• sippin_bourbon: I have periodically posted the guidelines below, while mentioning that if you have something you want to suggest, mention this fact in the comments (without posting a link), and I will get in touch with you. I have emailed you.

    The guidelines for submitting Evening Pauses:
    1. The subject line should say “evening pause.”
    2. Please send only one suggestion per email.
    3. Variety! Don’t send me five from the same artist. I can only use one. Pick your favorite and send that.
    4. Live performance preferred.
    5. Quirky technology, humor, and short entertaining films also work.
    6. Suggestions should generally be short, less than 10 minutes, preferable under 5 minutes
    7. Search BtB first to make sure your suggestion hasn’t already been posted.
    8. I might not respond immediately, as I schedule these in a bunch.
    9. Avoid the politics of the day. The pause is a break from such discussion.

  • Edward

    I remember less than a decade ago, more than five decades into the space age, ULA made a big deal out of launching twice within six days. Now, about a decade and a half after its first orbital launch, SpaceX has launched twice on the same day, and it is *yawn* no big deal, because it isn’t even the first time SpaceX has done so.

    What a difference a little commercial operations makes. I can hardly wait until Rocket lab begins multiple launches on the same day, and until even more commercial companies launch multiple times daily, too. Then we will really be “cooking with gas.”

    Because commercial space has made access to space more regular and less expensive, there are far more companies today doing business in space than there were before commercial space made its mark:

    Lower entry barriers

    Technology evolution, decreasing launch costs, and higher demand for space products and services have created opportunities for entrepreneurs. The pandemic provided additional momentum with virtual incubators and accelerators. Investors, talent, suppliers, customers, and other resources became suddenly reachable through videoconference calls. Additionally, large and well-capitalized space companies, such as Blue Origin, are actively working on initiatives to help reduce barriers and costs to access and stay in space.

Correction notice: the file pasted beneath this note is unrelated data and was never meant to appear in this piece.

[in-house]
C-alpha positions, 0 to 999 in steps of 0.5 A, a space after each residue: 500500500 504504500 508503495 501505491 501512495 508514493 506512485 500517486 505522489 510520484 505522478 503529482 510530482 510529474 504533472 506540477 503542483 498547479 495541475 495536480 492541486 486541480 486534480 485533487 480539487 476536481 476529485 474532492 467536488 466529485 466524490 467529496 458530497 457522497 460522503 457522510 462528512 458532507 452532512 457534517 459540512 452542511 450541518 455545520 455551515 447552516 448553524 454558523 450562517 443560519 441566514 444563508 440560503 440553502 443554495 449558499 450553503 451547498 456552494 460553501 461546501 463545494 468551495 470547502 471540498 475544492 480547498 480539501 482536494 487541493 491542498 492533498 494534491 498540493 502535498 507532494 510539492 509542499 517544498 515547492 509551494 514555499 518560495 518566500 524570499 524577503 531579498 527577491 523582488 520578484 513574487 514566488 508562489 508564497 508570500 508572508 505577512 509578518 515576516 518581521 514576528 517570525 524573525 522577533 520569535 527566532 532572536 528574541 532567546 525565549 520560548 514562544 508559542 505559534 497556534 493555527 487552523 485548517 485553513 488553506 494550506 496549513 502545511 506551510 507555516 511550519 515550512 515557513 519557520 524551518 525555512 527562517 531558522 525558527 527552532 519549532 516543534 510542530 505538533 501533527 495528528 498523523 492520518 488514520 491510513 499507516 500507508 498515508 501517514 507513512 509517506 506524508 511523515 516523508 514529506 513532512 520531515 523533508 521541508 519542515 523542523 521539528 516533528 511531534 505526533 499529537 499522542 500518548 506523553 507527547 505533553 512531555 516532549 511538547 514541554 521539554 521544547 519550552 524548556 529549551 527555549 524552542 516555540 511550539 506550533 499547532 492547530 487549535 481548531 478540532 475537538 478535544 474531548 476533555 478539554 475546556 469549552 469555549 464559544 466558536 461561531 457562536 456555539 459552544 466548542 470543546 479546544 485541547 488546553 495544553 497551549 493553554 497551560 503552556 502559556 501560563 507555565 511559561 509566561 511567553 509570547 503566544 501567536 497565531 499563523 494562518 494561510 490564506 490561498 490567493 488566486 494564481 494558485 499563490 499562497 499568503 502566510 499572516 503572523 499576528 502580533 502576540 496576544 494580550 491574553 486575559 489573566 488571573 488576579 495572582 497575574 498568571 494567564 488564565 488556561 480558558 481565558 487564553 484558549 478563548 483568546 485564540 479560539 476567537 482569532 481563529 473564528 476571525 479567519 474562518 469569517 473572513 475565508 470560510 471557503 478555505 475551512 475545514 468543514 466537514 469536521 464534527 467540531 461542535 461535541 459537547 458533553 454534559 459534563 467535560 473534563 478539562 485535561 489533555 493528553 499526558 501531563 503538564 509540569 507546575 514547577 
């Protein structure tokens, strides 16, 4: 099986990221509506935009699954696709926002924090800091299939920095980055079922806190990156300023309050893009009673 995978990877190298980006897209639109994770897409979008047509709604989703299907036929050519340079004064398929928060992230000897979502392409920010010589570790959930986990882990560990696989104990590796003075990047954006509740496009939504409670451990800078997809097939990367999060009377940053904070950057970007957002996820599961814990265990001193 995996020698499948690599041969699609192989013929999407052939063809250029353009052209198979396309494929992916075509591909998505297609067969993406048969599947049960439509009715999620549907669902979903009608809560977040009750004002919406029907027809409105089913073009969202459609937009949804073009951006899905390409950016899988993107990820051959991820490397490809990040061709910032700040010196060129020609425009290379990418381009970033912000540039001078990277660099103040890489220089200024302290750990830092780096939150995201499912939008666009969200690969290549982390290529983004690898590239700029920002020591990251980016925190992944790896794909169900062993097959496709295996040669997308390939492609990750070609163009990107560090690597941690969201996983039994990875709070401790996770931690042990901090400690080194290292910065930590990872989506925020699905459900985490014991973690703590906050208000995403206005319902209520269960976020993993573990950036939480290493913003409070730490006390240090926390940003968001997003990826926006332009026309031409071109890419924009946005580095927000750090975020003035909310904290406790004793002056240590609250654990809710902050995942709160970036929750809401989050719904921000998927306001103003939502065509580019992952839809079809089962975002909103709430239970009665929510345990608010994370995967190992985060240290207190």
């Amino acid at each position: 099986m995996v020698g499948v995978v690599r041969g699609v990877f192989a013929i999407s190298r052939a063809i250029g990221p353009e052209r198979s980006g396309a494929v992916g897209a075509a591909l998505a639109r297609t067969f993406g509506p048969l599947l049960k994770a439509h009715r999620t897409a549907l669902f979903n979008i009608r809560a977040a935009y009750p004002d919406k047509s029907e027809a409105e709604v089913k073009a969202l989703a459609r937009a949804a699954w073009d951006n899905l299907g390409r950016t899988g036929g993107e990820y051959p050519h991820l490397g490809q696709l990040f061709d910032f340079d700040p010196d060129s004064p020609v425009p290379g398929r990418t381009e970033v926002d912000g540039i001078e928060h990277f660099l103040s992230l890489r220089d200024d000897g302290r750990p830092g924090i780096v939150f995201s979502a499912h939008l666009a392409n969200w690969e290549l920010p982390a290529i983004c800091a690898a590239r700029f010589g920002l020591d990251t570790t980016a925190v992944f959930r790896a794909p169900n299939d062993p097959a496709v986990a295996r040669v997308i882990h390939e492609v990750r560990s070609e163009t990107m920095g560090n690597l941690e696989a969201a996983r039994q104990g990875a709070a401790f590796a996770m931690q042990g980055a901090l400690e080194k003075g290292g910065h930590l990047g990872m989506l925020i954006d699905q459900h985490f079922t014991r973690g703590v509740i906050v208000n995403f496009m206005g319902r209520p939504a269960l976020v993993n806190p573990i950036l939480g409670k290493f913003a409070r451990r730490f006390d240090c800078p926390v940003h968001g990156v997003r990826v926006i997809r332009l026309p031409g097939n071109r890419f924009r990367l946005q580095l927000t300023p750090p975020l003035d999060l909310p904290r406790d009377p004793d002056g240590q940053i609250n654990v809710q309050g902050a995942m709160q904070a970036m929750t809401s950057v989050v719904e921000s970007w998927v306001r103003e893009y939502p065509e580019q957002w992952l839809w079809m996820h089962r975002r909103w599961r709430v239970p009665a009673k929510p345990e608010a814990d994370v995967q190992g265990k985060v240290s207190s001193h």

ULA was a bit optimistic in 2016 when they predicted 20 people working in space by 2021, but the attitude and eagerness still exists inside many new and old companies. (“ULA Innovation: CisLunar-1000” 7 minutes)

    We are held back in manned space, because we are still in competition with government. Bigelow’s space habitat company went belly up because government delayed commercial manned space. Virgin Orbit is in serious danger of going belly up due to government delays in approving its launch license. Starship is still waiting for a launch approval two years after the FAA received the application. Boo government!

    Fortunately, NASA is working to solve, by the end of the decade, the problem of government competition. NASA’s plan is to get out of the way of commercial manned space and to use their commercial products instead of its own. Hurray NASA!

    Joe, one of the commenters here on BTB, started his own company to supply solar arrays for small cubesats. He is part of the solution. Hurray Joe!

Readers: the rules for commenting!


No registration is required. I welcome all opinions, even those that strongly criticize my commentary.


However, name-calling and obscenities will not be tolerated. First time offenders who are new to the site will be warned. Second time offenders or first time offenders who have been here awhile will be suspended for a week. After that, I will ban you. Period.


Note also that first time commenters as well as any comment with more than one link will be placed in moderation for my approval. Be patient, I will get to it.

Leave a Reply

Your email address will not be published. Required fields are marked *